"FX Networks and Telecom Wholesale today confirmed their agreement for the exchange of local internet traffic at 19 of Telecom’s points of interconnection around the country. The agreement is the culmination of years of effort by Telecom, FX Networks and other industry players, to lay the groundwork for the most efficient routing of New Zealand’s growing volumes of Internet traffic. Local internet interconnection, or peering, is important as it provides more efficient routing of national traffic, allowing traffic to be exchanged on a local or regional basis rather than transported back and forth throughout the country to be exchanged in Auckland. With the Government’s $1.5bn ‘Ultra Fast Broadband’ and $300m ‘Rural Broadband initiatives both on the horizon, the agreement paves the way for a whole new range of competitive broadband packages to be developed by ISPs and other service providers."


in reference to:

"In the past when New Zealand only had one telecommunications network this was never an issue but with the rise of the internet over the last two decades and its underlying model of a network of networks a new approach was needed that is fair for users and network operators."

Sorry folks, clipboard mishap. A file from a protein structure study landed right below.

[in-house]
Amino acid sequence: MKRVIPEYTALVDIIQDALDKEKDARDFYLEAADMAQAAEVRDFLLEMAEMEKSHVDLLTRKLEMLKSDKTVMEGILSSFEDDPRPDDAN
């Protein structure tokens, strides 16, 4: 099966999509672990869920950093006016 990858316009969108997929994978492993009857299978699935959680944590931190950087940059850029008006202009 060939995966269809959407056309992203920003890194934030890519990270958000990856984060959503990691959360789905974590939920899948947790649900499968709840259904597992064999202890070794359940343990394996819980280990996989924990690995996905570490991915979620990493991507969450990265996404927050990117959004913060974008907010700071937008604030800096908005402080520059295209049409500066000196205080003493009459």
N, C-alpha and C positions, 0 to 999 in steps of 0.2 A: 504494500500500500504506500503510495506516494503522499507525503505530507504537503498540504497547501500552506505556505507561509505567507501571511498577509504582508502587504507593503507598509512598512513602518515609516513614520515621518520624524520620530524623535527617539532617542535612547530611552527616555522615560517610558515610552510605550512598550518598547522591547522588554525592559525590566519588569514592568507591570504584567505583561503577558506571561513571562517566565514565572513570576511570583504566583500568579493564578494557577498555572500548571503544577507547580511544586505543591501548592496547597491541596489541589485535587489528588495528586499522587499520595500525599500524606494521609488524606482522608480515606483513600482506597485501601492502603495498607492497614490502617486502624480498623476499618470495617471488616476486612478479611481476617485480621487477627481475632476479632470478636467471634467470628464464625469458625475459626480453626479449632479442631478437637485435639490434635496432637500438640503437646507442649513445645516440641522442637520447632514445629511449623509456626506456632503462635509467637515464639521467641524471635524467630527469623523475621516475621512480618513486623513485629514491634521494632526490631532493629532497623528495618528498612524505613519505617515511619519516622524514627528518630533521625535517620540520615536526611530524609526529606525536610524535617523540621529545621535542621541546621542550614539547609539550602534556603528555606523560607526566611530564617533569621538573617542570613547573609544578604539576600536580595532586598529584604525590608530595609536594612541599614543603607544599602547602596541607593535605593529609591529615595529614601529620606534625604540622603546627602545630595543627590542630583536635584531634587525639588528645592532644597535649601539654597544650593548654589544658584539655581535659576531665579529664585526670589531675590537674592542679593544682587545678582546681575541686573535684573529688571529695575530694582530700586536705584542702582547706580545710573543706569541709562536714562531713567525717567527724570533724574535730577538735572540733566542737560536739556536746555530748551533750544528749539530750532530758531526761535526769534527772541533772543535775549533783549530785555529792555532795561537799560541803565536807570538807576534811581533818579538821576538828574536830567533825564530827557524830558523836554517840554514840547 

- http://www.fx.net.nz/FX%20Networks/News/FX%20Networks%20and%20Telecom%20Wholesale%20announce%20major%20breakthrough%20for%20all%20internet%20users (view on Google Sidewiki)

Sunday, April 18, 2010

FX Networks and Telecom Wholesale announce major breakthrough for all internet users

"FX Networks and Telecom Wholesale today confirmed their agreement for the exchange of local internet traffic at 19 of Telecom’s points of interconnection around the country. The agreement is the culmination of years of effort by Telecom, FX Networks and other industry players, to lay the groundwork for the most efficient routing of New Zealand’s growing volumes of Internet traffic."

Good news. Customers have a right to expect their suppliers to be efficient in implementing the service they pay for.

in reference to:

"it’s a real sign of how we can operate a genuine wholesale market to everyone’s benefit."
- http://www.fx.net.nz/FX%20Networks/News/FX%20Networks%20and%20Telecom%20Wholesale%20announce%20major%20breakthrough%20for%20all%20internet%20users (view on Google Sidewiki)

How the brain evolves: the five ages of media

"The five ages